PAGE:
Every year, the start of summer begins with a familiar refrain predicting the severity of the upcoming hurricane season. This year, forecasters say it could be the most active season since 2012—the year Superstorm Sandy pounded parts of the East Coast.
Over the past few weeks, tropical storms Bonnie and Colin have already forced states to mobilize emergency plans. In response, emergency officials are pushing out messages, checklists and warnings to try and get individuals to make a plan, create an emergency kit, or download apps that will help them if the worst happens.
Yet, the data show individuals just don't care that much about being prepared for a disaster. Healthcare Ready's 2016 survey on disaster preparedness found only 25% of adults have discussed a plan and even fewer, 18%, have an emergency survival kit. Even relatively easy tasks like keeping track of one's medicines are not a priority, with less than half of Americans able to list all of their prescriptions.
Who does plan? The majority of large healthcare systems have robust business continuity programs, and every facility accredited by the Joint Commission is required to certify they meet minimum levels of preparedness. But the lack of individual planning makes the job of hospitals, health systems and emergency responders more difficult. Not only must providers plan for continuity among loss of power and critical supplies, they must plan for mass casualty events and, increasingly, help people manage chronic health conditions that could worsen and drive acute incidences.
Even more requirements may be on the horizon as the CMS considers a rule to require providers and health systems to establish emergency plans across 17 types of healthcare settings. Providers plan not just because it makes good business sense, but because they recognize their responsibility to their communities.
So why don't people plan? For one, disasters are scary. No one wants to think about the terrible things that could befall them, destroy their homes, or hurt their families. Also, the likelihood of a massive, catastrophic, disaster hitting one person's community feels so small that the time and effort to prepare doesn't feel worth it.
The reality is we are at risk. Whether it's wildfires, tornadoes, hurricanes or H1N1, there have been more than 1,400 federally declared disasters in the past 10 years. These disasters are not confined to one geographic region; they hit every state.
How can we fill the gap between the need for every person to be ready and the apathy of many Americans? One way is to copy the successful early childhood and elementary programs like those on seat belt use or anti-smoking campaigns. Many organizations, including the Federal Emergency Management Agency, HHS and the American Red Cross have developed programs that can begin to change our culture to embrace preparedness.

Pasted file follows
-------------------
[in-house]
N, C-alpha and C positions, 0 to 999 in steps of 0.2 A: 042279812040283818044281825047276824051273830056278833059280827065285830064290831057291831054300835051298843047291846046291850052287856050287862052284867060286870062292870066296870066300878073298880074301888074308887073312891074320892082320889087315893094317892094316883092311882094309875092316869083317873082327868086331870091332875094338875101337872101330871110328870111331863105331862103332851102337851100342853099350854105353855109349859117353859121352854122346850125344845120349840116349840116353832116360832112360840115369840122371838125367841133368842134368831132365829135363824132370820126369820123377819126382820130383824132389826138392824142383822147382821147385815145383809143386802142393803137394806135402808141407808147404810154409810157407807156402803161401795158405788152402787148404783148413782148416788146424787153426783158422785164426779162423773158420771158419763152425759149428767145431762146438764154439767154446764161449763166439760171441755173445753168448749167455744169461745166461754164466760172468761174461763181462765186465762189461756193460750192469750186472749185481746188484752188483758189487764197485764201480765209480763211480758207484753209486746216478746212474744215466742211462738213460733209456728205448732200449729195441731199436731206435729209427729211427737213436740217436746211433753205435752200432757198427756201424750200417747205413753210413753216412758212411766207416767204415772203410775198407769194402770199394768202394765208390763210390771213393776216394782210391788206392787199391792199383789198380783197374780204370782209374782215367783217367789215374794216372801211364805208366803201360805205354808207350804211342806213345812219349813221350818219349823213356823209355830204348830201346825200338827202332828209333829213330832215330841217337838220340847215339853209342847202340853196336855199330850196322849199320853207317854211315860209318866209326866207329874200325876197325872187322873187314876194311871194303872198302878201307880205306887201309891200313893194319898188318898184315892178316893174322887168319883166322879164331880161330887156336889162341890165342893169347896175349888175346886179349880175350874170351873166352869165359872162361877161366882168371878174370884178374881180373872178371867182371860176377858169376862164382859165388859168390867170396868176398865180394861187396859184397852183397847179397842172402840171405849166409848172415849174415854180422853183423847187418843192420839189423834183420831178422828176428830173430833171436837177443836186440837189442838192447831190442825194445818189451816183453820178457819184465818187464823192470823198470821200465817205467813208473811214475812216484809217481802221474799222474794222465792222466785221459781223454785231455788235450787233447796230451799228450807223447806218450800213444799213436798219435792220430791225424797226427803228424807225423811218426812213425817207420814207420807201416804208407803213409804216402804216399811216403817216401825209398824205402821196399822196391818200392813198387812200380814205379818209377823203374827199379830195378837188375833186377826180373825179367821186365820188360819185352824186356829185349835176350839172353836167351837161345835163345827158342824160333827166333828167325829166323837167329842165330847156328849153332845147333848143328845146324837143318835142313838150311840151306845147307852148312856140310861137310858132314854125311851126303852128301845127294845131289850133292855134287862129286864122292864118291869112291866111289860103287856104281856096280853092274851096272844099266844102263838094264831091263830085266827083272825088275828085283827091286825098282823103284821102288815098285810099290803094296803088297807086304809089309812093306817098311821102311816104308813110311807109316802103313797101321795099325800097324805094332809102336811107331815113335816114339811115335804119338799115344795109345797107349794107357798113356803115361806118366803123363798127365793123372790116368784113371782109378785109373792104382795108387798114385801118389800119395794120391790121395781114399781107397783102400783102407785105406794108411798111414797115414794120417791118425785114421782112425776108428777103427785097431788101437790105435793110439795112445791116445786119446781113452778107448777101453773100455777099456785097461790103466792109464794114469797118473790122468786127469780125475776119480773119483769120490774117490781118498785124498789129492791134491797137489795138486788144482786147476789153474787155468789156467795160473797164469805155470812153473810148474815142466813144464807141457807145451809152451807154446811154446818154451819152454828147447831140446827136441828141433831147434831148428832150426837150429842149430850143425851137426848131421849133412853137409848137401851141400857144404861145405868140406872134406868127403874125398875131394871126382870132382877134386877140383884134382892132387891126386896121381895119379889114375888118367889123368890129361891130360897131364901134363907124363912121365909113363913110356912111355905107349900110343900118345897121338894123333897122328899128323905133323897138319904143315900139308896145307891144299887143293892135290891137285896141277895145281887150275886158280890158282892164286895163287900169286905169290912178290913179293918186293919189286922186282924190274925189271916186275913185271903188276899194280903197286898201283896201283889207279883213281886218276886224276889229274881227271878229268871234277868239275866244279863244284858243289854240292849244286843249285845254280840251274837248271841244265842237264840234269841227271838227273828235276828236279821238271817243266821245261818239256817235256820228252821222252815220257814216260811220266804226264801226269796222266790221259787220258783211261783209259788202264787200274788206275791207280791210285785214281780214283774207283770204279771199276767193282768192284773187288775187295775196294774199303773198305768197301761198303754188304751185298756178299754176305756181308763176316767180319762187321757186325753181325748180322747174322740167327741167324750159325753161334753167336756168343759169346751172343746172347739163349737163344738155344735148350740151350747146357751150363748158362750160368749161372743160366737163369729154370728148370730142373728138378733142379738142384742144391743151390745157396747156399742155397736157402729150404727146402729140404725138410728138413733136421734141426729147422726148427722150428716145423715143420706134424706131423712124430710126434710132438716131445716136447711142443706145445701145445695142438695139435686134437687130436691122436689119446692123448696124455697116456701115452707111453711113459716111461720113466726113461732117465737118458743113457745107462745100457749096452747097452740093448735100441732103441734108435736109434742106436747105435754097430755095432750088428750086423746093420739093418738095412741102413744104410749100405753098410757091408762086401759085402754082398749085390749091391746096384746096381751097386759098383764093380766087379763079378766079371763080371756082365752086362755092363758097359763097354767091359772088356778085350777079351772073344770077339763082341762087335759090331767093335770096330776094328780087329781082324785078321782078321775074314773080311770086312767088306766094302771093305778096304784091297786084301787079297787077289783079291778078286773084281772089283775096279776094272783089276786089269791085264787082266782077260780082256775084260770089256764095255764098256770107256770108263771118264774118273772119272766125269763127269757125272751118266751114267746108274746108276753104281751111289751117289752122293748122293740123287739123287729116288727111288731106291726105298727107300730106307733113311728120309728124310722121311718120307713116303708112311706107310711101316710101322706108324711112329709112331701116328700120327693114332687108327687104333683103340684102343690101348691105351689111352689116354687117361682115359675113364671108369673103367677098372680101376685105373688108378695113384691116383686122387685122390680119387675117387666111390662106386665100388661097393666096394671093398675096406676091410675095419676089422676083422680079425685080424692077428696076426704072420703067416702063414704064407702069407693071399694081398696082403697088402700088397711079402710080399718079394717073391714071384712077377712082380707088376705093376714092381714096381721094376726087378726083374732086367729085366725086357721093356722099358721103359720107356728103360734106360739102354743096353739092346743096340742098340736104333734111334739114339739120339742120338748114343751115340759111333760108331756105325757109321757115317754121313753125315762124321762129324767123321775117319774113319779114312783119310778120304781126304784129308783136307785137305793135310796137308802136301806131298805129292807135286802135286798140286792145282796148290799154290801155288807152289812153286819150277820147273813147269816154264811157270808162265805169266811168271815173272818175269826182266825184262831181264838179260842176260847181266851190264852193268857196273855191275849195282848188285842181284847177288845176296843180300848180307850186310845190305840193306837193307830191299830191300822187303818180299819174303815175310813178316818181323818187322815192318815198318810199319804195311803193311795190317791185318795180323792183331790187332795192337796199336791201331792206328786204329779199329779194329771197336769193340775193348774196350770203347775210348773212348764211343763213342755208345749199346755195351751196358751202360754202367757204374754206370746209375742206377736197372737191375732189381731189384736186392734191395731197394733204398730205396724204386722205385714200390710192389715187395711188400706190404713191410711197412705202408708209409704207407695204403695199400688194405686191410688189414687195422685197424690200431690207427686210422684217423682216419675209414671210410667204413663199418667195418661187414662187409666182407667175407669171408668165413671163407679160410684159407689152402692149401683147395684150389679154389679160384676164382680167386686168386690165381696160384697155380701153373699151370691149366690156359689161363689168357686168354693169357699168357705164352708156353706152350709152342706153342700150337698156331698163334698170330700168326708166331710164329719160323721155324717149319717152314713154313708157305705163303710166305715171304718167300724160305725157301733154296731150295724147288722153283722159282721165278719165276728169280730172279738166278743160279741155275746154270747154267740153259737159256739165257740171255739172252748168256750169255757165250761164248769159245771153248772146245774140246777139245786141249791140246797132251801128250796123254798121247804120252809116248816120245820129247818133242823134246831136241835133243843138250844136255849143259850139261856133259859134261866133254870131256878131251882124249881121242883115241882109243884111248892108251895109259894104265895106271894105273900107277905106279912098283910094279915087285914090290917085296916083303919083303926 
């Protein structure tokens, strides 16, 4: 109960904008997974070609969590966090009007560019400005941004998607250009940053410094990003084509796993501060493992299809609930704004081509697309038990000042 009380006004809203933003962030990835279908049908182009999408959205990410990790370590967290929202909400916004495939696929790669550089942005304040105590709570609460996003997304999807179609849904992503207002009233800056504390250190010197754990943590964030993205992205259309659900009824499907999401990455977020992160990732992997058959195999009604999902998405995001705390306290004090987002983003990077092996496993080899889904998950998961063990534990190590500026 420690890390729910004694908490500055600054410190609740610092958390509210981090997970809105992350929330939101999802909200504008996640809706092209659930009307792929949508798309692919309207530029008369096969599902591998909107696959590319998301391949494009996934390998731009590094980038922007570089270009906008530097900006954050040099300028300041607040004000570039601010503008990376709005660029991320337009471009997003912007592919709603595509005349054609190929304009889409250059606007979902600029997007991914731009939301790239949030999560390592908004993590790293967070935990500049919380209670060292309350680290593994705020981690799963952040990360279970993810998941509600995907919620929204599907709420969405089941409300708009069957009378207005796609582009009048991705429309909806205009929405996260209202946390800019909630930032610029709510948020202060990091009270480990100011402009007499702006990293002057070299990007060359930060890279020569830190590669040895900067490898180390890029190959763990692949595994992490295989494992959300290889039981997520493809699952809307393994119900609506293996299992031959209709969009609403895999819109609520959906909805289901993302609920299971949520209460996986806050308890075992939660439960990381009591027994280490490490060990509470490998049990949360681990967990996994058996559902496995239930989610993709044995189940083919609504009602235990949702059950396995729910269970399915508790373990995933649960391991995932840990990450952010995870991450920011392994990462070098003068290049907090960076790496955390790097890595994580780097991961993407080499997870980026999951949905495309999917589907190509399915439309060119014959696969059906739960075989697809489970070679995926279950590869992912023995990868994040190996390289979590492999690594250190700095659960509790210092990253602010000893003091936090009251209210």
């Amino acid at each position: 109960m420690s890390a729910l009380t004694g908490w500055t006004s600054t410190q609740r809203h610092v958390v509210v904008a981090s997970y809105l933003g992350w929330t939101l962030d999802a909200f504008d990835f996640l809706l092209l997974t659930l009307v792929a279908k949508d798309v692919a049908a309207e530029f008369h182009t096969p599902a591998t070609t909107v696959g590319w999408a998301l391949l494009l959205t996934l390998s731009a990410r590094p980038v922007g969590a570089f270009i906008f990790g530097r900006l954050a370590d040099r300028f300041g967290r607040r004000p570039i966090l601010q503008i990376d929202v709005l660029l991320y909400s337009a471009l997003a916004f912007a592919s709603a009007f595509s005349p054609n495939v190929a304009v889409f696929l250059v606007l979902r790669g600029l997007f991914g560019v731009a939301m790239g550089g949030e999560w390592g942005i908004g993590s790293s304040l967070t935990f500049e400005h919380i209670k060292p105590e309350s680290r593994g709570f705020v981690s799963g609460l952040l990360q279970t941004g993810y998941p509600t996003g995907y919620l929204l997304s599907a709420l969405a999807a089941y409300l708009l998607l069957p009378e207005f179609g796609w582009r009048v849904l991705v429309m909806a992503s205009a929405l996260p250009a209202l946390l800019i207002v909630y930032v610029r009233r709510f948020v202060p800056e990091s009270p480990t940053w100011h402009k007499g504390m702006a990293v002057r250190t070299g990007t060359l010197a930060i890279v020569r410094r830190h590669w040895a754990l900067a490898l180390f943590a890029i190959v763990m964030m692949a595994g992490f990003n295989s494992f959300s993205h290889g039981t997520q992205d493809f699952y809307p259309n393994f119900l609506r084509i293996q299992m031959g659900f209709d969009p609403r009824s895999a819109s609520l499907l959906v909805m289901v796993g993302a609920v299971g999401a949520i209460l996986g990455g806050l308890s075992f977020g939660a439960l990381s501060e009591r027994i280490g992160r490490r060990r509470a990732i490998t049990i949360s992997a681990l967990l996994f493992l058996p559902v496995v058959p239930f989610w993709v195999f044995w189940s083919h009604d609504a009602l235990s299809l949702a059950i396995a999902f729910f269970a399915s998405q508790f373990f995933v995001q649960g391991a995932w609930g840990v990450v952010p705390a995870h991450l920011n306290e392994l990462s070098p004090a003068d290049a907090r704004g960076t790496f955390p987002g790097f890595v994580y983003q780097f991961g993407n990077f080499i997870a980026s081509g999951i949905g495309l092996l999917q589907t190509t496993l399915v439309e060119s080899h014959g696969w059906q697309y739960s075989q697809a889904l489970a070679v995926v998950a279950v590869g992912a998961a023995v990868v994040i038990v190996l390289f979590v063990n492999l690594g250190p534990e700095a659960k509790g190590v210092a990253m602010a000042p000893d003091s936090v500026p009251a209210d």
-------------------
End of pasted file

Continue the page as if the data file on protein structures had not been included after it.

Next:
But change of this scale can take decades, and until that occurs, preparedness should be focused on community-level resiliency. Doing so lifts some of the burden from individuals and moves it to a higher level without replacing it all together. New approaches to community resiliency involve government entities partnering with private enterprises to develop plans prioritizing how critical services such as power, healthcare and communications will be restored.
In a sector like healthcare, this coordination is critical because of the sheer number of groups involved. Providers of care include nurses, doctors, hospitals, nursing facilities, assisted living centers, home care staffers and pharmacists. They all need access to medications, durable supplies, oxygen, and other materials provided in a timely manner. They need healthcare distributors to get them products. They need power and communications to perform critical services. They need passable and safe roads. Restoring critical services like theses can only be done in partnership between government and private industry.
Superstorm Sandy was a wake-up call, and communities are responding. Efforts like the Community Disaster Resilience Initiative by the Robert Wood Johnson Foundation show a new commitment to planning and response. Sometimes preparedness doesn't look like preparedness. The growth of wellness centers and pharmacist collaborative practice agreements—which can allow pharmacists to conduct tests and dispense medicines without the need for a doctor—can increase Americans' access to convenient healthcare and help increase community resiliency.
Over the past decade, the 1,400 disaster declarations have shown us the strength and indomitable resiliency of the American people. In time, better individual planning combined with a deliberate approach to disaster preparedness—through government and private industry collaboration—will certainly increase our readiness.
As we begin the summer season that seems to bring so many natural disasters, it is imperative communities work to adopt structured, public-private disaster planning—starting today. Because of their critical role in the communities they serve, America's hospitals and health systems must be proactive participants in these conversations.
Emily Lord is executive director of Healthcare Ready (founded in 2006 as Rx Response), a not-for-profit dedicated to building healthcare resilience by strengthening healthcare supply chains through collaboration with the public health and private sectors to address pressing issues before, during, and after disasters.